On DVD & Blu-Ray: April 14, 2015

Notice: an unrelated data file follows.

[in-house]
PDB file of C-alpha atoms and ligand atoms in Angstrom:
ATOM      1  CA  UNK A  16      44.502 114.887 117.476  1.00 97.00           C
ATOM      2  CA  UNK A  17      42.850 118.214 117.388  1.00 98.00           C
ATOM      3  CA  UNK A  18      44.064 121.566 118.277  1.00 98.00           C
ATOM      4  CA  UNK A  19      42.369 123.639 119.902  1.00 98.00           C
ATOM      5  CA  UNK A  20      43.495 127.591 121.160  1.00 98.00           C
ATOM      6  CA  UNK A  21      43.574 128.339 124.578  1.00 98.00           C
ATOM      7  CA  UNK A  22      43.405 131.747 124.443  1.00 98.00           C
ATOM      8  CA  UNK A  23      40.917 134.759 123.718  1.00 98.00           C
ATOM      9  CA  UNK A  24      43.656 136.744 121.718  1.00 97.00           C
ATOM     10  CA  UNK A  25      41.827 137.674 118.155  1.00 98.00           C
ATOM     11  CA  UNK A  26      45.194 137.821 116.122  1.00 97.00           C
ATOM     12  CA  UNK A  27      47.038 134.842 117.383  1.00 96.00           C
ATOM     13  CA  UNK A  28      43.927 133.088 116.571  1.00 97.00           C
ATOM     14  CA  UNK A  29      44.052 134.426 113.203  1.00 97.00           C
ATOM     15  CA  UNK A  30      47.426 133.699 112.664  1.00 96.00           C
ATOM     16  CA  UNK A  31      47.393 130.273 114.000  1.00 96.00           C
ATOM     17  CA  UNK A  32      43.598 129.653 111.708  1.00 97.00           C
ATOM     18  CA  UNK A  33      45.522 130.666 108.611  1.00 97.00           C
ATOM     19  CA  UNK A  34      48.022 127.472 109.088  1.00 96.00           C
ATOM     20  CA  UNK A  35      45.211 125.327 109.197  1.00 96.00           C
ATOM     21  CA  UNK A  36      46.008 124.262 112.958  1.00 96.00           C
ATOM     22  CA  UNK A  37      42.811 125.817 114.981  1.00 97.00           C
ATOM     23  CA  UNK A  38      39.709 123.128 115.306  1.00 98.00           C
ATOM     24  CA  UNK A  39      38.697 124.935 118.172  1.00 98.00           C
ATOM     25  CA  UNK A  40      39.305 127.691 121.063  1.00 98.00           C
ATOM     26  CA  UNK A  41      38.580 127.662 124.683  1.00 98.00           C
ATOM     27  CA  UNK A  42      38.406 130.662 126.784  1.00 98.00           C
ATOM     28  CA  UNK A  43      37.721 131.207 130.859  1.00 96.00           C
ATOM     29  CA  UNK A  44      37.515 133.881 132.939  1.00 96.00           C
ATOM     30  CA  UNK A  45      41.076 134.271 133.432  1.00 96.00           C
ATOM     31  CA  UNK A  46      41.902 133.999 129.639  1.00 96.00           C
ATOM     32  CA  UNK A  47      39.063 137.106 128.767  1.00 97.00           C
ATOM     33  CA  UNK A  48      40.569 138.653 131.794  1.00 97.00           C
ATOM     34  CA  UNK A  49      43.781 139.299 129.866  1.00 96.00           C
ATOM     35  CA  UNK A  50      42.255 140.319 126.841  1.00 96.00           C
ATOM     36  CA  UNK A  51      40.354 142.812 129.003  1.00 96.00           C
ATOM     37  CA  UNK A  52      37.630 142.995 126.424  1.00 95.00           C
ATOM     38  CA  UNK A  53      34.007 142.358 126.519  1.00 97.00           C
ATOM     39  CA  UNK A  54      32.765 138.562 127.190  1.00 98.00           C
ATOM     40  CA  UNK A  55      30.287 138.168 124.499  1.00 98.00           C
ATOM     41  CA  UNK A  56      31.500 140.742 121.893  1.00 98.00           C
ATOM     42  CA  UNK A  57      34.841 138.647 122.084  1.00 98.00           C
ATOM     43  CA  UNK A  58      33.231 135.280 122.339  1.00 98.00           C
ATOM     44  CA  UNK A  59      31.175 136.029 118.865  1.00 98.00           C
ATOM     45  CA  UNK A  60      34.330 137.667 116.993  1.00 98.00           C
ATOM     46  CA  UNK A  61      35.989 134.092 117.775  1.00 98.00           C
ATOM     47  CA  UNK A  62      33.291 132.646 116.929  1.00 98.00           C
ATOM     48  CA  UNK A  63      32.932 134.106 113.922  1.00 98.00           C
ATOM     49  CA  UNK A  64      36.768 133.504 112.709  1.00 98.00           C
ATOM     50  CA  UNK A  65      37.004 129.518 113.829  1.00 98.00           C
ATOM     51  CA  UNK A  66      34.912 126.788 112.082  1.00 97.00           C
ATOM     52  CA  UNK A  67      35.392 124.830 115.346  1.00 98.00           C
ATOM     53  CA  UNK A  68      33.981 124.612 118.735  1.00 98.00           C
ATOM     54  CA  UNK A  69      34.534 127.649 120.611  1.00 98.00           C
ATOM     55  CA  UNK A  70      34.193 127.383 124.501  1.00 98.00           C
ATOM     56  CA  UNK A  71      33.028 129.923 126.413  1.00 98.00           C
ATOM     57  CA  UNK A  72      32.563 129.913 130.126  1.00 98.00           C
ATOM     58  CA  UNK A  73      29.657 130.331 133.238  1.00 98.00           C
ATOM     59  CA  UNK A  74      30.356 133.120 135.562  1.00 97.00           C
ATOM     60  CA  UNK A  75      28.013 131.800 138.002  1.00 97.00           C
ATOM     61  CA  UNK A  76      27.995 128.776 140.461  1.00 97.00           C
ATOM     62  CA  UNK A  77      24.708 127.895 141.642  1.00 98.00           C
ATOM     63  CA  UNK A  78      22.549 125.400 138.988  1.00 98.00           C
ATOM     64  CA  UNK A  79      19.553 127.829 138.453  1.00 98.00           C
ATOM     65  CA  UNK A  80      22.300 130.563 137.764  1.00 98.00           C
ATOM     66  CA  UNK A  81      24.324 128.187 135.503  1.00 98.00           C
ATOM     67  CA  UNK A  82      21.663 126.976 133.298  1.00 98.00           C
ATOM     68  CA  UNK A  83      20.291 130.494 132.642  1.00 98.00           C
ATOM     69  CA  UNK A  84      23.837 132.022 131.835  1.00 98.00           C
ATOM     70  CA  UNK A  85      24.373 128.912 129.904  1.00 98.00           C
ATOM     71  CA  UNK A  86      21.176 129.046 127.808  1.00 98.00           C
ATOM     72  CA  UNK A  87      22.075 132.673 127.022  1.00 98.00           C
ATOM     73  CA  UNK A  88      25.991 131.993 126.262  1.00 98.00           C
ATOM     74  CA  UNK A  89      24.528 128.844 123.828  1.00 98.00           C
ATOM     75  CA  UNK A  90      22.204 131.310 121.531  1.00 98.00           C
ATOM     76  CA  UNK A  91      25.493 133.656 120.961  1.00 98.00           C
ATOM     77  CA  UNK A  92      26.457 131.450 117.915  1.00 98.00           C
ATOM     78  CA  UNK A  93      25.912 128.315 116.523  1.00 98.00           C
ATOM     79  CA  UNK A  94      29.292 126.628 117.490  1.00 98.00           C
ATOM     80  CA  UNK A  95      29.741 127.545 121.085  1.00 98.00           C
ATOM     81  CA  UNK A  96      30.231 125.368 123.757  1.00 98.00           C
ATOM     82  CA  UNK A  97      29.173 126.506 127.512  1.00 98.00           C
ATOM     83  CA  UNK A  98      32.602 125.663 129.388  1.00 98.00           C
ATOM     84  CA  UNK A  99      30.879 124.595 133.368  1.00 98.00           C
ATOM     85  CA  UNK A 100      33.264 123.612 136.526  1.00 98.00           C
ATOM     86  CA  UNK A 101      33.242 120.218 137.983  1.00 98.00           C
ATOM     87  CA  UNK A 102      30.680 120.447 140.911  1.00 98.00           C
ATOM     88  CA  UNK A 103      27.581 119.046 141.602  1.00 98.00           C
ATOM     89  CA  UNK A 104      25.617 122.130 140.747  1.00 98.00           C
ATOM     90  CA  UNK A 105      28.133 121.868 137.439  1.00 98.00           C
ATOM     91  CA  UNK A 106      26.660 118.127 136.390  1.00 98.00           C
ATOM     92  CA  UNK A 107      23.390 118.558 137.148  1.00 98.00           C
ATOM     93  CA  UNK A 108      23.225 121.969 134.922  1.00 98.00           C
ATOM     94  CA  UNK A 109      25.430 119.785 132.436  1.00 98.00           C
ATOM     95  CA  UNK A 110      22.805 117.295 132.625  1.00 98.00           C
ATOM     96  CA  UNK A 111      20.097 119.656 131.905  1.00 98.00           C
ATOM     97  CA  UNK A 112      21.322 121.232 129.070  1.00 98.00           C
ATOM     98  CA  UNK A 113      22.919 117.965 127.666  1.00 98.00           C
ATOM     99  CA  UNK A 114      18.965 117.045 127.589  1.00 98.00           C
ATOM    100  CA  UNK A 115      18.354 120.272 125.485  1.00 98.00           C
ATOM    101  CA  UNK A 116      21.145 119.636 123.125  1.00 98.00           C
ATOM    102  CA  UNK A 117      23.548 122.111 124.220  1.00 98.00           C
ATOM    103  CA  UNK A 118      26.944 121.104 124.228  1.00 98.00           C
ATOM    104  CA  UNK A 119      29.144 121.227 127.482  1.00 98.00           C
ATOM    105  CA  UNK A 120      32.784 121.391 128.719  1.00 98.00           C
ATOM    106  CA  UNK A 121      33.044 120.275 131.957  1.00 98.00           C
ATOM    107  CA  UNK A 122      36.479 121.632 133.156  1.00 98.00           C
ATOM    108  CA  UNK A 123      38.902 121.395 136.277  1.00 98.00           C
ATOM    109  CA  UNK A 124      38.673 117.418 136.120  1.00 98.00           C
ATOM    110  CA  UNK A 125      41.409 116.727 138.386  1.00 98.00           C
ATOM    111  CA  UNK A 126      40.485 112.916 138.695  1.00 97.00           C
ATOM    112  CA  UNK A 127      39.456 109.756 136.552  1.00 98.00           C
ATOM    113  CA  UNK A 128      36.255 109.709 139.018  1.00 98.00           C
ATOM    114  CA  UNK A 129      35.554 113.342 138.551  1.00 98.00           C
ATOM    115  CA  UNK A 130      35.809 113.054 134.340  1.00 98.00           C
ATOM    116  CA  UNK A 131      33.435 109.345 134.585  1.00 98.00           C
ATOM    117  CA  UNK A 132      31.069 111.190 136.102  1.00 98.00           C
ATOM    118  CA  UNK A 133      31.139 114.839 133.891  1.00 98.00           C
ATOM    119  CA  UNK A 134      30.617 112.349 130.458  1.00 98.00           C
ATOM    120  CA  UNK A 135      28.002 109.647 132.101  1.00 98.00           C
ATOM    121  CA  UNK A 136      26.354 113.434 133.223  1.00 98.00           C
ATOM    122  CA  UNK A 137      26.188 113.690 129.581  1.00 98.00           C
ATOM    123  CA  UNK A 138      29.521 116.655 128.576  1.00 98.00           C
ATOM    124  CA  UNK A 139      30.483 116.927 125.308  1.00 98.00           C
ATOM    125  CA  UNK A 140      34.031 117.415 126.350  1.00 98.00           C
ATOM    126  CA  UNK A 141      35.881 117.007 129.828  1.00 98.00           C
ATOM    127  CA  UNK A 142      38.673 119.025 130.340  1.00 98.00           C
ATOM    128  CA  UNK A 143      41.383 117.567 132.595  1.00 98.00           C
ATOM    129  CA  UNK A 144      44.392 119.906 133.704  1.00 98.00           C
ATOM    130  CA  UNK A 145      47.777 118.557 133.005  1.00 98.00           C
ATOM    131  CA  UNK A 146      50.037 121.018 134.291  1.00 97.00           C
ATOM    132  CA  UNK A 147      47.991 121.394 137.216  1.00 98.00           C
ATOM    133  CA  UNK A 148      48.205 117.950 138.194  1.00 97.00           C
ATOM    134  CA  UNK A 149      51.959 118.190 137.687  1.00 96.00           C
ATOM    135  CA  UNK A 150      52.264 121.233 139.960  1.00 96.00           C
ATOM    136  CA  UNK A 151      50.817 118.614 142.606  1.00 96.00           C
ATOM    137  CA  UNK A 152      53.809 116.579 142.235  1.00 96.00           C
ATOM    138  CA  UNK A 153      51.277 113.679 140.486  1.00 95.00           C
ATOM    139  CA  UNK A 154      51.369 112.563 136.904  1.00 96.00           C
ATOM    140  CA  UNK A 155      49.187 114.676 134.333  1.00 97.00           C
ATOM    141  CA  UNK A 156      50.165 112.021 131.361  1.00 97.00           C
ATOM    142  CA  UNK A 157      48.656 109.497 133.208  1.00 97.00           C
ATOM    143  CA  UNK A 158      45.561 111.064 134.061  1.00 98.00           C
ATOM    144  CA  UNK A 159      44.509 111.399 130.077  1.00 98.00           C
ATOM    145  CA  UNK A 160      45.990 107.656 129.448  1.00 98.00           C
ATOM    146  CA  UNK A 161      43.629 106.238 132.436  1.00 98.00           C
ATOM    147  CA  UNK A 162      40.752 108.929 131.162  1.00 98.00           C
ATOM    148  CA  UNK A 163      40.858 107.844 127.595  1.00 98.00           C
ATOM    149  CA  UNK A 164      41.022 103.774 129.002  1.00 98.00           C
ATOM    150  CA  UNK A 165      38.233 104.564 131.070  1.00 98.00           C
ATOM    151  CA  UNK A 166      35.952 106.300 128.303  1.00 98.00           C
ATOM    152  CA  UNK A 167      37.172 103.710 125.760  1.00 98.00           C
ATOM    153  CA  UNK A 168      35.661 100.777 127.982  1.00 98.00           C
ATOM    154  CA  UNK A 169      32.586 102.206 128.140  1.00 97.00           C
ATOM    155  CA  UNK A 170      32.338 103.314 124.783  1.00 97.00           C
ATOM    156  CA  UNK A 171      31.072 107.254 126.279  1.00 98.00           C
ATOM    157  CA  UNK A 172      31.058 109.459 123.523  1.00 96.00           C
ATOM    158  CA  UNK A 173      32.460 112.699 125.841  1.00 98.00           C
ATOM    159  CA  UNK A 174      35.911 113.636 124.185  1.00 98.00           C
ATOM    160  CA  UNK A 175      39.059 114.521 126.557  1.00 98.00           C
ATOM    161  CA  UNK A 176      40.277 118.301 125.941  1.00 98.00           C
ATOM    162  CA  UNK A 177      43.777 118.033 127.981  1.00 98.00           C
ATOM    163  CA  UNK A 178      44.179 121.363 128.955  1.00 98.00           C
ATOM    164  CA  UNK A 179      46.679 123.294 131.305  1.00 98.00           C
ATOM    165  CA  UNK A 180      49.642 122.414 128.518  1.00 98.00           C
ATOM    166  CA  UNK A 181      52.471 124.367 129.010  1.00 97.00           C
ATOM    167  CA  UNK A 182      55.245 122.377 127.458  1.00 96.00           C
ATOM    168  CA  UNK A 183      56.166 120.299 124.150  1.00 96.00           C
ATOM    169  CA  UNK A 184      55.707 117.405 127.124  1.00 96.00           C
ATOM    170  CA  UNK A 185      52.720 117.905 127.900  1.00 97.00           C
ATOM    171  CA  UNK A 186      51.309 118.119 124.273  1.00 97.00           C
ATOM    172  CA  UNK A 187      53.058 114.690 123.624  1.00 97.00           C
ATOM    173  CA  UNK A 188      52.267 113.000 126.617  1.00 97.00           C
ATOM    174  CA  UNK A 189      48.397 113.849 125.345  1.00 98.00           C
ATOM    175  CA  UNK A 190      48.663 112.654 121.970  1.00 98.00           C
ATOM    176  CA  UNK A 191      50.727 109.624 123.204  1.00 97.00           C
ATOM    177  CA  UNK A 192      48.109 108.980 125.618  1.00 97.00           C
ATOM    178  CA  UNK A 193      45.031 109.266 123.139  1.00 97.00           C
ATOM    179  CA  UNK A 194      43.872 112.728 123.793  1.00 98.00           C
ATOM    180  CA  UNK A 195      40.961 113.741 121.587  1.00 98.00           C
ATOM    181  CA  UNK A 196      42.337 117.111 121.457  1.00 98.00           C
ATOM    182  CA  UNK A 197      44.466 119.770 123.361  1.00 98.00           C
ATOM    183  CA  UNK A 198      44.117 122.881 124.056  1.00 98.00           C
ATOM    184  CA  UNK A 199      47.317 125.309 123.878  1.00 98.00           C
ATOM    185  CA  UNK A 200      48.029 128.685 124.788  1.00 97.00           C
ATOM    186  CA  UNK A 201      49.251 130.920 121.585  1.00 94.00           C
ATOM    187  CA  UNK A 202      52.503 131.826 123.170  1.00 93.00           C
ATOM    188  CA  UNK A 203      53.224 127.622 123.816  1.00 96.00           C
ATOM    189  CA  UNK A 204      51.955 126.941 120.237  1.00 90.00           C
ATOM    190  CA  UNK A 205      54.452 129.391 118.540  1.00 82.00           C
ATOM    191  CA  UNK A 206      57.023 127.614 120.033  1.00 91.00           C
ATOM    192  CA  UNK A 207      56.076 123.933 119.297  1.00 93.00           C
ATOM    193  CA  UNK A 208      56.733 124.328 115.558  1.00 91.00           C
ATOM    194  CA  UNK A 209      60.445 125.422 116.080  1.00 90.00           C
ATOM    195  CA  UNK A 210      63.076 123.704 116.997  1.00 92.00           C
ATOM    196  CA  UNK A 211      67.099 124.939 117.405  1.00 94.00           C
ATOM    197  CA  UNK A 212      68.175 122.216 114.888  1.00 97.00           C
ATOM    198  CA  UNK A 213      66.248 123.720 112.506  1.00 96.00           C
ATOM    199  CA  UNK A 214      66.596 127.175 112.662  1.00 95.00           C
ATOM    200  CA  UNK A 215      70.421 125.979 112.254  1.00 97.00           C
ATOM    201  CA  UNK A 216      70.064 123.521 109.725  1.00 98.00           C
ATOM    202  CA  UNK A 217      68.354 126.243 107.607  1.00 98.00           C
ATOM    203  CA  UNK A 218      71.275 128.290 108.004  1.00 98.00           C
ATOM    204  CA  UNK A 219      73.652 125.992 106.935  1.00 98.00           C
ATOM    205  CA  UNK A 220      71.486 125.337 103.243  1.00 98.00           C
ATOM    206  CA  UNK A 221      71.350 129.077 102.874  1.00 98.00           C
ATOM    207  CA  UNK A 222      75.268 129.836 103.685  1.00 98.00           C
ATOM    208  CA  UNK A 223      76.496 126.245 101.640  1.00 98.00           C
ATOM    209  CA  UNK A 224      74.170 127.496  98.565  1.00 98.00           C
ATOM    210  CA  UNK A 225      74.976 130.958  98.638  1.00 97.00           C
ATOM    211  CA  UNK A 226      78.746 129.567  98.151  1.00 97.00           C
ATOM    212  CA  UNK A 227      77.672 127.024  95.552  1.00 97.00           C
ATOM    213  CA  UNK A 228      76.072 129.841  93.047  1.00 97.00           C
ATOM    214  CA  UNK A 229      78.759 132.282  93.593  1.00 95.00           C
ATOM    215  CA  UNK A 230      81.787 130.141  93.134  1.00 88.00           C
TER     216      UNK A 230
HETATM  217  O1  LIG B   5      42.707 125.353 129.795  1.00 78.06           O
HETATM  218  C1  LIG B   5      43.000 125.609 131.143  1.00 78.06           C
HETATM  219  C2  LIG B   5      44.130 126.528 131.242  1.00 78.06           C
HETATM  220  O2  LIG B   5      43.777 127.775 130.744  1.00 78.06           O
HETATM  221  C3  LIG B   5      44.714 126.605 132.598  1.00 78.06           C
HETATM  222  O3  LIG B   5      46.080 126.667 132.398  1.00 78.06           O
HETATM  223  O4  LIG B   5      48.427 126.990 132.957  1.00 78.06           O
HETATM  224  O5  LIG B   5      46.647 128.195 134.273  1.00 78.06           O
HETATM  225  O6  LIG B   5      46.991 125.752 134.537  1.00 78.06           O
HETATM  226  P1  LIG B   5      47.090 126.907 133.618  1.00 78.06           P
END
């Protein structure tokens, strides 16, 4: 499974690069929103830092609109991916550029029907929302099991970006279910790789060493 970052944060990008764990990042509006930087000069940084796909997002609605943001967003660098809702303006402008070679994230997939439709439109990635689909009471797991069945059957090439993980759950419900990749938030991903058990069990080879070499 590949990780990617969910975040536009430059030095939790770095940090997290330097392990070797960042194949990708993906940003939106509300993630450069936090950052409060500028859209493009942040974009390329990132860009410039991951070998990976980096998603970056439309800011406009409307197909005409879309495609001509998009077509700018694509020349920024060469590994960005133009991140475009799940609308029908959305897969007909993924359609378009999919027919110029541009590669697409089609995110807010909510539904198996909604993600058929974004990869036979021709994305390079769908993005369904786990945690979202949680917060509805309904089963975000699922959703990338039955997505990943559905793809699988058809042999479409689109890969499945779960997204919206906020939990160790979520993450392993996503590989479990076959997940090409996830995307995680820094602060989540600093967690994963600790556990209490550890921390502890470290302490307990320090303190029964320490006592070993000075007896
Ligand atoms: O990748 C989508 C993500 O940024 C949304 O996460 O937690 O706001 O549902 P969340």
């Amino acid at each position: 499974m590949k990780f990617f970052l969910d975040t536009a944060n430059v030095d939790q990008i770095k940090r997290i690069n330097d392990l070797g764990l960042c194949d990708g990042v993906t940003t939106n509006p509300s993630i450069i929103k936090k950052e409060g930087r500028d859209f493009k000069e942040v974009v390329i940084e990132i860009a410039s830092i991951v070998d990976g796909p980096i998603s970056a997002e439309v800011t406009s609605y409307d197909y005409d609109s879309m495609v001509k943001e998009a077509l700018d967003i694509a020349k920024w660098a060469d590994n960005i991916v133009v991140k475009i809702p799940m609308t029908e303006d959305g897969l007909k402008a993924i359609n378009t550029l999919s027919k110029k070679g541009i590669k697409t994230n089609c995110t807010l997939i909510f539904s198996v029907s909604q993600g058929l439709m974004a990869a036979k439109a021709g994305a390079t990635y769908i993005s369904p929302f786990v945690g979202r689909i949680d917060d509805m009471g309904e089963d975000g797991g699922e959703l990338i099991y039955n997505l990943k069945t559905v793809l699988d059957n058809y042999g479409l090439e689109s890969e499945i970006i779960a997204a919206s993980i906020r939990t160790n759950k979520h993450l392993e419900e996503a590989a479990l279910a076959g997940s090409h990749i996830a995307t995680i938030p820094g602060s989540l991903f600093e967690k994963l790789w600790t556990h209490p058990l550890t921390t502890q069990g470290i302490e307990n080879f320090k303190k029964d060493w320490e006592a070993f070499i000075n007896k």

Margaret Keane was made a prisoner and forced to live a lie. She was a timid, creative type not confident in her own skill and she was taken advantage of to the point she became trapped in this lie she felt she helped create. What was worse was that the cover-up of the initial lie became more punishing than the lie itself and only continued to grow and eat away at Margaret for the better part of a decade. With this type of story, this kind of inherently dramatic and interesting material there is plenty to dissect and examine and in the hands of a director like Tim Burton you might imagine that to be pretty promising. As of late though, Burton has resorted to a safety zone of reliable tricks and familiar stylings in order to keep his output regular and as a result his overall clout has somewhat diminished with those who adored his earlier work. Burton has always had a singular style, but the issue lately has been finding material inspiring enough to match his peculiar visions. With Big Eyes he has the opportunity to present something of an introspective look at the dynamics of a marriage where one partner is essentially a slave and the other is delusional to the point of being a maniac. There are surely several statements to be made here, but Burton simply allows the material to speak for itself; intending to do little with his approach other than ensuring it looks like a Tim Burton film. As far as the depths of the souls in question here though, the material is only skin deep. For example, David Fincher took what could have easily become little more than a Lifetime-channel drama about a dysfunctional marriage and by infusing it with his distinct voice, his precise style and countless undertones while keeping the focus on one major theme crafted the most engaging crime thriller of the year if not the last decade. There is no such resonance to Big Eyes, but instead it is simply fine for what it is with two talented actors doing what they do best. It is a modest effort that I can't say I didn't enjoy as the story is interesting and perplexing, but I wasn't taken in by it and I wasn't thinking about it hours after leaving the theater. Instead, because it asked so little of me as an active viewer I suspected it had no intentions of lingering and so it's hard to fault it for being something it's not, but it's disappointing knowing it could have been something more. Full review here. C+